This Week on Demand: 02/02/2014



Editor’s Note: reviews this week are by Ronan Doyle, Daniel Tucker, and Jaime Burchardt

Welcome once more to a bloated belated batch of new Netflix releases, hastily compiled in as comprehensive a manner as possible to collate the dozens of new movies in this typically teeming first-of-the-month bulge. It’s a lesser one than usual, in fact, not without its fair share of classic perhaps, but certainly short of much in the way of modern greats. Oh well, we can’t have it all every week.


A Fistful of Dollars

And just like that, a star is born. Branching out beyond the straight-arrow good guy cowboy he had played on TV in Rawhide, Clint Eastwood set sail for Spain, and the first of an eventual three collaborations with upcoming Italian director Sergio Leone. A raw reconstitution of the dying American western and its outmoded moral archetypes, A Fistful of Dollars casts Clint as the wandering gunslinger quick to pit rival gangs against each other and scoop up the eponymous prize for himself. Less a great genre effort in itself than a foundation for those that would come—by both Leone and of course Eastwood himself—the movie’s dynamic bravura visualisation is as much a bold reconfiguration of western iconography as its narrative is a daring new approach to the dominant white-hat-black-hat duality of its forebears. That Eastwood and Leone earned their own fistfuls is indicative of just how needed it was. RECOMMENDED. ~RD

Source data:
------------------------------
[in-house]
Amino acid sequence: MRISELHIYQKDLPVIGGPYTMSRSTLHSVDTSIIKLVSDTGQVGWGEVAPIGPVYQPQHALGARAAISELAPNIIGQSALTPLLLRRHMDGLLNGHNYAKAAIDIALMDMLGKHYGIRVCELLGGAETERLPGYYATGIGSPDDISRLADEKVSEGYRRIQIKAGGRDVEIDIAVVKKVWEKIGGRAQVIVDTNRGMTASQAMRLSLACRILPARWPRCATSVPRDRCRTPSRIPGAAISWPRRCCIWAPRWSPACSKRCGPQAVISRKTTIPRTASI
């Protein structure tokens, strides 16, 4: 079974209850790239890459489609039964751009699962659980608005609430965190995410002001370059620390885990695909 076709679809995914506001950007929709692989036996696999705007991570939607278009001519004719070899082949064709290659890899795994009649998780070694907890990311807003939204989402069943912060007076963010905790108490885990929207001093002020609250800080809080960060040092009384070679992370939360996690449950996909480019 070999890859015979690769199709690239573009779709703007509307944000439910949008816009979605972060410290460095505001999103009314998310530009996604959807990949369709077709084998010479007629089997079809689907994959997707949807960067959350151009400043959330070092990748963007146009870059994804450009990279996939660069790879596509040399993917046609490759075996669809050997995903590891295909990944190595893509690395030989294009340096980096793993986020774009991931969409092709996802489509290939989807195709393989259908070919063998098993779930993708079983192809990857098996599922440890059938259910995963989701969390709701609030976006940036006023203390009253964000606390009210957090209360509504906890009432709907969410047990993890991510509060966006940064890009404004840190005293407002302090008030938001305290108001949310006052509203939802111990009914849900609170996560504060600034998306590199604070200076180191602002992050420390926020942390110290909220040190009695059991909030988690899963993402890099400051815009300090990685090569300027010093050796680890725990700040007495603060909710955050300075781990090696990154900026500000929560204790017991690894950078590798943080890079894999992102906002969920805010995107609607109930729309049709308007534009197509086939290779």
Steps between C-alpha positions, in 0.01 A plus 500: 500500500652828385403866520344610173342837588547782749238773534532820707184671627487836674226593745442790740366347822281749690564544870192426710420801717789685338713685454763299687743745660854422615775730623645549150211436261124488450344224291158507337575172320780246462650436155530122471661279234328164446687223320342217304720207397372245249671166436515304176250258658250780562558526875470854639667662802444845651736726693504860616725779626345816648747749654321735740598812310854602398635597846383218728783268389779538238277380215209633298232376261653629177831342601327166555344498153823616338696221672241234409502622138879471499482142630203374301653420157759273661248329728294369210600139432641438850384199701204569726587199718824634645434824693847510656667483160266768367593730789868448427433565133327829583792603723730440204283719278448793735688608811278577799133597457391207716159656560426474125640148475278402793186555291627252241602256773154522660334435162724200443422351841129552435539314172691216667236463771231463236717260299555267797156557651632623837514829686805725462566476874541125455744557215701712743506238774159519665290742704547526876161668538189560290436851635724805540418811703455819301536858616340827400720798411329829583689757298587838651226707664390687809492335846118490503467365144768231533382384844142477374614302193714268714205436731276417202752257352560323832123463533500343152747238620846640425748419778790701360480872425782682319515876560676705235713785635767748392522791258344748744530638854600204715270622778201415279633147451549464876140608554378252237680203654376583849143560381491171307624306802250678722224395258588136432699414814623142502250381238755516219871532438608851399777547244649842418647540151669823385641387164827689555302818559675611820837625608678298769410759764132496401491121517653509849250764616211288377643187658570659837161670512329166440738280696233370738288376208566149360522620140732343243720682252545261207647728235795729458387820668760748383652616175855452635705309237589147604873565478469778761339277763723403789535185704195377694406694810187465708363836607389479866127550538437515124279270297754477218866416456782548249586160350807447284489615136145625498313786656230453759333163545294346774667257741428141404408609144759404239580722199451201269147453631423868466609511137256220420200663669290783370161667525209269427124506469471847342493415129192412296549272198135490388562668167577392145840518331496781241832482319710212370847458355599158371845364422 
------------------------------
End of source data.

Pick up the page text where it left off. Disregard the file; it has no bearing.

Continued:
There may not be a comedy with a greater laugh-per-minute ratio than that of Airplane!, Jim Abrahams and David and Jerry Zucker’s sublimely silly and delightfully deadpan disaster spoof. Whether you’ve seen it or not you will already know the iconic gags, such is the stranglehold they have on popular culture. Surely you know at least of Leslie Nielsen, who broke the mould here in a way few actors have and radically redefined himself as a comedy superstar. His is but one among a handful of timeless roles, from Peter Graves’ appallingly inappropriate pilot to Lloyd Bridges’ everything-addict air traffic controller to an alarming number of other standouts among an all-time exemplary ensemble. Quality is better than quantity, they say; Airplane! is a movie that brings both to bear, pairing silly slapstick and sharp speech with a rapidity and richness to ruin the ribs. Rewatches are as necessary as they are guaranteed. HIGHLY RECOMMENDED. ~RD


Airplane II: The Sequel

But nothing better epitomises how masterful a comedy Airplane! is than its uninspired atrocity of a sequel, which literally just repeats its predecessor’s gags as though that in itself were enough. It proves, at least, that the first film is not the bastion of dumb humour some would have it: to see Airplane II: The Sequel is to see for sure the ingenuity of Airplane!; here the jokes are mounted with such crudeness and clumsiness as to dispel any doubt that the original’s silliness was in any way unsophisticated. That the sequel has only the same jokes done badly to offer is problem enough; that the great Leslie Nielsen is replaced by a late-stage William Shatner cameo is the final straw. Debut director Ken Finkleman had the decidedly dodgy distinction of having penned two cash-grab sequels in 1982, the other of which was Grease 2. Both, in the end, were very effective disaster films. AVOID IT. ~RD